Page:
NTK’s HARD NEWS section this week is so amazing (thanks to the wonders of British sarcasm) and so horrifying, I’m reposting it, in its entirety. I think Danny O’Brien is a secretly working for the global conspiracy, making each new outrage disarmingly funny.
It’s not often you catch Slashdot, Kuro5in, Newsnight and BBC’s Question Time [and the Guardian] covering the same story. And while we still await the day Jeremy Paxman screams “MOD THE PARENT UP!” at a ashen-faced spokesman, one topic bound them all this week: the insane new RIP STATUTORY INSTRUMENT. This piece of pseudo-legislation, which the government clearly hoped to sneak past parliament next Tuesday, extends the list of authorities able tap everyone’s traffic data without a warrant. In the original RIP bill, only coppers, customs and the secret services could obtain phone numbers, Web addresses, and cellphone positions willy-nilly. With the new instrument, anyone from a local councillor to the Office of Fair Trading, down to the Post Office^W^WConsignia^Wthe Royal Mail can stalk you without judicial oversight. Over twenty new government departments are listed, with no explanation or justification (the Department of Work and Pensions is fighting terrorism how exactly?). It really is a “shopping” list in every sense but the car-jacking one. As with so much of the original RIP bill, *nobody* thinks this is a good idea. Councillors we’ve spoken with are worried about the abuse potential, other departments are freaking out at the cost of overseeing the new powers. Already the hundreds of faxes sent to MPs and messages to the news media have secured one concession: our gracious leaders have postponed the debate until next Monday, 2002-06-24. If we keep the pressure up, they may be obliged to withdraw it completely. Check out STAND for more info on what the Blunt Instrument means, and what to do about it.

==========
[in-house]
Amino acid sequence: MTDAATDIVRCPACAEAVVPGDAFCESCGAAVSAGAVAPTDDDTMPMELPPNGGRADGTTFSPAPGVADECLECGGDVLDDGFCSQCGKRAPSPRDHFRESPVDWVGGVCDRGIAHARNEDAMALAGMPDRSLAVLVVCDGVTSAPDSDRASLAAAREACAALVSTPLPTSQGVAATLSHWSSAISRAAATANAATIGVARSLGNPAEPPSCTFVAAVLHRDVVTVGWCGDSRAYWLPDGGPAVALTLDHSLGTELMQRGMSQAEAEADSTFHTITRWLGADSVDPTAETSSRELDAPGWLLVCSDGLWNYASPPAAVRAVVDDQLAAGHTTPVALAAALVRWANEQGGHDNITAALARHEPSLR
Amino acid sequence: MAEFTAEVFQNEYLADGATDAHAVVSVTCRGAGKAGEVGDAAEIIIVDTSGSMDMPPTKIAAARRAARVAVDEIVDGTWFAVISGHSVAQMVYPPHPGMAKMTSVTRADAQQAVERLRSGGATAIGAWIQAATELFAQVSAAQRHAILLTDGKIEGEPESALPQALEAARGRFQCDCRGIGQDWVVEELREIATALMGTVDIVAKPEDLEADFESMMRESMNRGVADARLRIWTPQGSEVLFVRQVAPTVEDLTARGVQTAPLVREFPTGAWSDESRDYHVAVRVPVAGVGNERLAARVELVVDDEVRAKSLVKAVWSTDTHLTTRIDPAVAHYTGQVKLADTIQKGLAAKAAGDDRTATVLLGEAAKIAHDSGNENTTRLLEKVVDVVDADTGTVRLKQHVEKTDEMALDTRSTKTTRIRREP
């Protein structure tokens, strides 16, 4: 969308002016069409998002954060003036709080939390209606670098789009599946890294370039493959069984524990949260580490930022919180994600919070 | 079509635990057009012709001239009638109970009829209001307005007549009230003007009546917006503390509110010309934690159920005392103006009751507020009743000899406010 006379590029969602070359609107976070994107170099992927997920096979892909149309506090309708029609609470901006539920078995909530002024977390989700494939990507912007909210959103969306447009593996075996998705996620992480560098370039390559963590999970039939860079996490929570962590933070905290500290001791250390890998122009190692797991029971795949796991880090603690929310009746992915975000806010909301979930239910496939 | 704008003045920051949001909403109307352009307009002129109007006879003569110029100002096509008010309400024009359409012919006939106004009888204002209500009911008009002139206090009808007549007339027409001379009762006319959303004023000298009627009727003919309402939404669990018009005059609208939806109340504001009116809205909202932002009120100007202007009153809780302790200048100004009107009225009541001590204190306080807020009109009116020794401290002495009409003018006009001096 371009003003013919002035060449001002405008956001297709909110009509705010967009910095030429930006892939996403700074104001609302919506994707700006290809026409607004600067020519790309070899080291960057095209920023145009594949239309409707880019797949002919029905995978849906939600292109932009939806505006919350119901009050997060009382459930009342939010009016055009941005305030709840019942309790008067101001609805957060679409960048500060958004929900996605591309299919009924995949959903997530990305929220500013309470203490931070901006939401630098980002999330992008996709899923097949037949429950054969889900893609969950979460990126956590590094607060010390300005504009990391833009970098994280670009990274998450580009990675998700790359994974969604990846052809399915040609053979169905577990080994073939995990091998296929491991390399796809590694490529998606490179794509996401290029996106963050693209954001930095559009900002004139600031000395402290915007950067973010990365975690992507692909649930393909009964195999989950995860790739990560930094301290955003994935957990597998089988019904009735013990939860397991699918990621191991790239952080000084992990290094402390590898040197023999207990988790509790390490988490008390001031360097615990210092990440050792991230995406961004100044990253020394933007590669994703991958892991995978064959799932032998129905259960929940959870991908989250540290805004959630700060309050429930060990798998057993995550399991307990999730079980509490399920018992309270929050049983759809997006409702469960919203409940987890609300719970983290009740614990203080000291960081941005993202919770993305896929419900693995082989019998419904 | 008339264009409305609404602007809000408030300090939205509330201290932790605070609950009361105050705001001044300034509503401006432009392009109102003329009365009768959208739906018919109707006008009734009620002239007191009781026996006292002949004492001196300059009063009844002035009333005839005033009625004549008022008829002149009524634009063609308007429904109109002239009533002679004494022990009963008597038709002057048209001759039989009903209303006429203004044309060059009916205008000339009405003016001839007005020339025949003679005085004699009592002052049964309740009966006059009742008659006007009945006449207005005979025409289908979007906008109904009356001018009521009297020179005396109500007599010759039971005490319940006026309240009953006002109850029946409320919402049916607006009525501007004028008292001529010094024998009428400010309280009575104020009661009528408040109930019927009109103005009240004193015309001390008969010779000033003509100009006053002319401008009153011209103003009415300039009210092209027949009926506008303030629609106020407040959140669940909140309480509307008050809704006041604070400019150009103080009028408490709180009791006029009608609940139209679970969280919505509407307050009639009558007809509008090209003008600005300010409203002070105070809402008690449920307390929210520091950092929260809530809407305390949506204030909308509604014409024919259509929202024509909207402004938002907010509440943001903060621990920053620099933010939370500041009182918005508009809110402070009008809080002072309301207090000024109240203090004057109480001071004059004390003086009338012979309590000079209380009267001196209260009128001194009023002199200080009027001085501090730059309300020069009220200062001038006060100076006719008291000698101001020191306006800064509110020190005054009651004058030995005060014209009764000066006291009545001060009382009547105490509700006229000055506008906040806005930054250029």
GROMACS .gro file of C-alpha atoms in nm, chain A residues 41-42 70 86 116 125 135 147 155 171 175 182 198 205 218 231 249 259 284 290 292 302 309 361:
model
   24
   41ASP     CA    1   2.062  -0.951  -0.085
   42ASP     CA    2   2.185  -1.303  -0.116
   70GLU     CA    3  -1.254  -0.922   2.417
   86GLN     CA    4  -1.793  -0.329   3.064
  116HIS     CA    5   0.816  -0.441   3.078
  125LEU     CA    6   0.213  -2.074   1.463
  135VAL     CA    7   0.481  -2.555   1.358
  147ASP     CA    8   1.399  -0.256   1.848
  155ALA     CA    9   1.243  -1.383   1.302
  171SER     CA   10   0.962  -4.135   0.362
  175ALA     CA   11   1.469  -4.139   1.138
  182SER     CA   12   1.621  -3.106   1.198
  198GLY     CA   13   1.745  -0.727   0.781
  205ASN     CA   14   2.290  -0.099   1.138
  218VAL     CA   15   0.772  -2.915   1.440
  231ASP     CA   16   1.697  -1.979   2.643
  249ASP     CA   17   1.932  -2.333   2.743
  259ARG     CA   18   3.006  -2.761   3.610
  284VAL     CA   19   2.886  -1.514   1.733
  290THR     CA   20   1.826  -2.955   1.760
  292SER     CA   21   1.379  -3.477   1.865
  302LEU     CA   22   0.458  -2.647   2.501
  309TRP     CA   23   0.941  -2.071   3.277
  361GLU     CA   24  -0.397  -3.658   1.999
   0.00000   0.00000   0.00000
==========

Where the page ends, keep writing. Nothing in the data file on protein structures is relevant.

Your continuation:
To which I can only add, do you think easyEverything paid for the right to be linked to women in skimpy tops, and invasion of privacy? The Newsnight  story clearly states in its alt tags, that the images are of “easyEverything, internet cafe”.
In other NTK news, in reference to the success of xcom2002
It only remains to say: would the owners of the POP logins “steve”, “e.tedeschi”, and “olly” please change their email passwords? They showed up unencrypted in the wireless network traffic logs and – if you hadn’t noticed – we’re trying to campaign quite hard against this kind of thing.Do you think if I moved to Britian right now I could learn that dry, ironic sense of humor that all the cool technology publications (ie the Reg, and NTK) have? Or is it something you have to be born into? Or at least suffer though the British school system to acquire?